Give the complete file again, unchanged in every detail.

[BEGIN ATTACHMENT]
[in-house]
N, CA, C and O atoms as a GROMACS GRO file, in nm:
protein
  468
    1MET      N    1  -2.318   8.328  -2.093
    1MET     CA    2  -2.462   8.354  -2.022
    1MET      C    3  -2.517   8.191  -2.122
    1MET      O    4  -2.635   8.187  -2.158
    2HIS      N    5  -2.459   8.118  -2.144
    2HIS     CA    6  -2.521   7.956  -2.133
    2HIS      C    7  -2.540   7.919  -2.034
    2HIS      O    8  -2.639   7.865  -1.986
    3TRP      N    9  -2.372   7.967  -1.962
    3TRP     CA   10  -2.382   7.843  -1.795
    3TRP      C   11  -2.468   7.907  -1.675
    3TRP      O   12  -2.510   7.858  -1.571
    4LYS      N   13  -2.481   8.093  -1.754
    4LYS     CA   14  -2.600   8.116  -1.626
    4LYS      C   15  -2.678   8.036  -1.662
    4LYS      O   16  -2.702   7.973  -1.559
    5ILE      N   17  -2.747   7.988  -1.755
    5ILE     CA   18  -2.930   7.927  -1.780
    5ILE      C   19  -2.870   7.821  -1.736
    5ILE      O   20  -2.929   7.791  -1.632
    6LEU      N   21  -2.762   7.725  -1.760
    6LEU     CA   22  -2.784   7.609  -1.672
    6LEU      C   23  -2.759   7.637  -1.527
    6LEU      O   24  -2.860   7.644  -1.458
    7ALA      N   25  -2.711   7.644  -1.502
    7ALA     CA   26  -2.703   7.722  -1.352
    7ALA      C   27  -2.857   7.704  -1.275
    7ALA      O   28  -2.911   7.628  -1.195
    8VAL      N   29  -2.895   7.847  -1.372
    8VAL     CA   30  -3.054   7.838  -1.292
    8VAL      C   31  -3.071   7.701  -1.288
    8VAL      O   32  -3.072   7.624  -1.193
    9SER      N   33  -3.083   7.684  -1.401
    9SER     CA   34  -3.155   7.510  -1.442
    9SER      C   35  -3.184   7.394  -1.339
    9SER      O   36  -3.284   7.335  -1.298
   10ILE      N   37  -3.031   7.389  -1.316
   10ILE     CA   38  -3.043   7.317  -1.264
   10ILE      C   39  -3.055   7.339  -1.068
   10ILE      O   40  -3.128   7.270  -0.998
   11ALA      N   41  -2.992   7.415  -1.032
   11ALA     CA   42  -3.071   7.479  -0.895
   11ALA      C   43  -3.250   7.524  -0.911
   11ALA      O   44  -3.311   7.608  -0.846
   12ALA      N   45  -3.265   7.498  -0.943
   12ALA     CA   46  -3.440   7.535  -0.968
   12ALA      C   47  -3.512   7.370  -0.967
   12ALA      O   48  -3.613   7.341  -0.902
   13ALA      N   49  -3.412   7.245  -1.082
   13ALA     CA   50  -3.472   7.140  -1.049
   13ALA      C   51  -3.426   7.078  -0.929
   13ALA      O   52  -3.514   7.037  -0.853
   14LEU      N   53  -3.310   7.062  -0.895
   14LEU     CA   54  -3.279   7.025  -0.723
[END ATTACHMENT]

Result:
[in-house]
N, CA, C and O atoms as a GROMACS GRO file, in nm:
protein
  468
    1MET      N    1  -2.318   8.328  -2.093
    1MET     CA    2  -2.462   8.354  -2.022
    1MET      C    3  -2.517   8.191  -2.122
    1MET      O    4  -2.635   8.187  -2.158
    2HIS      N    5  -2.459   8.118  -2.144
    2HIS     CA    6  -2.521   7.956  -2.133
    2HIS      C    7  -2.540   7.919  -2.034
    2HIS      O    8  -2.639   7.865  -1.986
    3TRP      N    9  -2.372   7.967  -1.962
    3TRP     CA   10  -2.382   7.843  -1.795
    3TRP      C   11  -2.468   7.907  -1.675
    3TRP      O   12  -2.510   7.858  -1.571
    4LYS      N   13  -2.481   8.093  -1.754
    4LYS     CA   14  -2.600   8.116  -1.626
    4LYS      C   15  -2.678   8.036  -1.662
    4LYS      O   16  -2.702   7.973  -1.559
    5ILE      N   17  -2.747   7.988  -1.755
    5ILE     CA   18  -2.930   7.927  -1.780
    5ILE      C   19  -2.870   7.821  -1.736
    5ILE      O   20  -2.929   7.791  -1.632
    6LEU      N   21  -2.762   7.725  -1.760
    6LEU     CA   22  -2.784   7.609  -1.672
    6LEU      C   23  -2.759   7.637  -1.527
    6LEU      O   24  -2.860   7.644  -1.458
    7ALA      N   25  -2.711   7.644  -1.502
    7ALA     CA   26  -2.703   7.722  -1.352
    7ALA      C   27  -2.857   7.704  -1.275
    7ALA      O   28  -2.911   7.628  -1.195
    8VAL      N   29  -2.895   7.847  -1.372
    8VAL     CA   30  -3.054   7.838  -1.292
    8VAL      C   31  -3.071   7.701  -1.288
    8VAL      O   32  -3.072   7.624  -1.193
    9SER      N   33  -3.083   7.684  -1.401
    9SER     CA   34  -3.155   7.510  -1.442
    9SER      C   35  -3.184   7.394  -1.339
    9SER      O   36  -3.284   7.335  -1.298
   10ILE      N   37  -3.031   7.389  -1.316
   10ILE     CA   38  -3.043   7.317  -1.264
   10ILE      C   39  -3.055   7.339  -1.068
   10ILE      O   40  -3.128   7.270  -0.998
   11ALA      N   41  -2.992   7.415  -1.032
   11ALA     CA   42  -3.071   7.479  -0.895
   11ALA      C   43  -3.250   7.524  -0.911
   11ALA      O   44  -3.311   7.608  -0.846
   12ALA      N   45  -3.265   7.498  -0.943
   12ALA     CA   46  -3.440   7.535  -0.968
   12ALA      C   47  -3.512   7.370  -0.967
   12ALA      O   48  -3.613   7.341  -0.902
   13ALA      N   49  -3.412   7.245  -1.082
   13ALA     CA   50  -3.472   7.140  -1.049
   13ALA      C   51  -3.426   7.078  -0.929
   13ALA      O   52  -3.514   7.037  -0.853
   14LEU      N   53  -3.310   7.062  -0.895
   14LEU     CA   54  -3.279   7.025  -0.723